Information technology and computer networking play an important part of our everyday lives. We definitely depend on computers much more than we realize. Even for those of us who may not have a desk job, we use the computer at least a half a dozen times on our way to work. Our alarm, the coffee maker, our vehicle…almost every aspect of our life is influenced by computers.
Technical support is utilized more than it should be. Several issues that the ordinary, average user faces can easily be resolved through basic “home remedies” that technical savvy computer professionals use. Everyone can be a computer networking genius with some basic training.
There are several computer networking problems that the most basic user usually has on a regular basis. These range from phishing, viruses, data loss, bad or no security passcodes, disconnection from the network, and operational startup issues. All of these are, more than likely, caused by lack of knowledge of basic network setup, lack of security training, or careless keyboard frenzy.
Data loss usually is rare because what most users do not realize is that the deleted files are stored in the computer systems RAM (random access memory) until it is overwritten by new files. Most users will get hysterical when they accidentally delete files, or are working on a document when the computer crashes or shuts down. What they do not know is that RAM will store a version of the document as long as it has been saved at least one time.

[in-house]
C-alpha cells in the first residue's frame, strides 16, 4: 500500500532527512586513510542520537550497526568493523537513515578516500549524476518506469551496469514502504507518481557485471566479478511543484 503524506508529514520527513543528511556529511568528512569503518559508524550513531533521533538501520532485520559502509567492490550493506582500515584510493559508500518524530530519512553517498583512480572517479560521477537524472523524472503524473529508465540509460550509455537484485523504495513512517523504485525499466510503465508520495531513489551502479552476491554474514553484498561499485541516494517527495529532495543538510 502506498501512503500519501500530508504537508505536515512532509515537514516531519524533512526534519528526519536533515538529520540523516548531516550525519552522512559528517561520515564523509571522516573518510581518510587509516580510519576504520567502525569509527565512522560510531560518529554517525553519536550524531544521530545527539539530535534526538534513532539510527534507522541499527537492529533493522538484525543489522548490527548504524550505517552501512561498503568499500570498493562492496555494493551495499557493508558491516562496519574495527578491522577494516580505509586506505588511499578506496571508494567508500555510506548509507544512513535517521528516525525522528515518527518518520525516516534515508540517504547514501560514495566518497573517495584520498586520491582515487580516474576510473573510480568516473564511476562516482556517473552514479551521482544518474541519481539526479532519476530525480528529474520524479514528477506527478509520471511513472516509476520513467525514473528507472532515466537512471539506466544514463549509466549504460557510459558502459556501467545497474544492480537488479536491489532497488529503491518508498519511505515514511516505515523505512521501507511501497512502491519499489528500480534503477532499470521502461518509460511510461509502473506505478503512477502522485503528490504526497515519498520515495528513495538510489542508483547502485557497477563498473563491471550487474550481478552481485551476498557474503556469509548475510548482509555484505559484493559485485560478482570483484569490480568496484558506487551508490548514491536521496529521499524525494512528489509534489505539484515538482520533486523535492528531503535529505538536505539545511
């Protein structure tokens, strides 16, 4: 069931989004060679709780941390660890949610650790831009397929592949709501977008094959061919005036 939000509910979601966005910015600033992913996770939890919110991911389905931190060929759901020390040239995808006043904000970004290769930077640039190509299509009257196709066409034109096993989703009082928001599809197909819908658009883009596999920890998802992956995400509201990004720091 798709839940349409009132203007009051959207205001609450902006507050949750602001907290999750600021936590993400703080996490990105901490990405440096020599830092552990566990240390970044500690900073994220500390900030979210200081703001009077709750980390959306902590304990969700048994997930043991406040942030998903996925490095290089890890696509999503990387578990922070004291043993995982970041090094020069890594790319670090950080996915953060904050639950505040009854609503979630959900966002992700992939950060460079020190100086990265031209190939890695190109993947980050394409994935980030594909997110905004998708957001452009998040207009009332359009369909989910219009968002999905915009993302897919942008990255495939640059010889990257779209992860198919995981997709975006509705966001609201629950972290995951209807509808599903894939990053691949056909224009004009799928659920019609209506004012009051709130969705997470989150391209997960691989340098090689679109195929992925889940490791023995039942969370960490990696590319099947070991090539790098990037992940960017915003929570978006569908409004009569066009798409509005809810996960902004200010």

Phishing, viruses, and hacking are the easiest things to avoid. If you are on a network, whether it is a small home network or a LAN at work, constant daily care can keep you computers safe. Running automatic virus software and keeping it up to date can resolve ninety
percent of your problems. Making sure you create back up files and regularly clean out your unused files, cookies, and temporary internet history removes the chance for planting viruses.
Next, passwords and passcodes are the forefront of physical computer security. If someone is trying to hack into your network from the physical source, passwords are a great deterrent. Sadly, the average user does not think about password security as being important. “I am in home, who could break in?” “My workplace is a locked secure building, why do I need a password?” These kinds of questions lull computer users into a false sense of security. Try not to use dates of birth, your favorite number, color, pet, family, etc. These are all easy targets to the trained hacker.
Disconnection from the network is a frequent problem, and something every user should know how to fix. It can happen from common place problems such as a loose cord, a malfunctioning modem, or tampering of network properties. If any of these issues occur, they can be fixed at home without tech support. Always...